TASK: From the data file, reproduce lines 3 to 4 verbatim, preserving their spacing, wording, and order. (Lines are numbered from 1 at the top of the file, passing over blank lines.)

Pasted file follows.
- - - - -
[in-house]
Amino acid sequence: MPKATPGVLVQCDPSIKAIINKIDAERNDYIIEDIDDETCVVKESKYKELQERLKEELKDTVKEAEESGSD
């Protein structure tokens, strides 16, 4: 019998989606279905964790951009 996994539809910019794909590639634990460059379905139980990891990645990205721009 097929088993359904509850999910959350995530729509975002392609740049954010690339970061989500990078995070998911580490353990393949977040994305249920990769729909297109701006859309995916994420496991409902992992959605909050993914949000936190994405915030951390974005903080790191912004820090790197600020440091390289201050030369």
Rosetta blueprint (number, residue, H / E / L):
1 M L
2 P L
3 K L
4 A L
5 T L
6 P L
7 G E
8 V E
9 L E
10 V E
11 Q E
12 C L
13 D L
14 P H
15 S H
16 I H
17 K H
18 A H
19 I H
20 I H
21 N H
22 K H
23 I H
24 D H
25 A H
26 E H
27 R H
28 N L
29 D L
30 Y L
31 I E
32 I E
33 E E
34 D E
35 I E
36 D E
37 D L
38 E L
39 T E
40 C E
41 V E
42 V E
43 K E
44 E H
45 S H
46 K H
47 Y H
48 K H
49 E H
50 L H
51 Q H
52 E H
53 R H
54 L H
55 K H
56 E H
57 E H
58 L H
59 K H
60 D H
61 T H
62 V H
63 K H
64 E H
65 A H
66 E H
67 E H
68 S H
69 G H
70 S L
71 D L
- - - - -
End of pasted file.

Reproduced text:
């Protein structure tokens, strides 16, 4: 019998989606279905964790951009 996994539809910019794909590639634990460059379905139980990891990645990205721009 097929088993359904509850999910959350995530729509975002392609740049954010690339970061989500990078995070998911580490353990393949977040994305249920990769729909297109701006859309995916994420496991409902992992959605909050993914949000936190994405915030951390974005903080790191912004820090790197600020440091390289201050030369």
Rosetta blueprint (number, residue, H / E / L):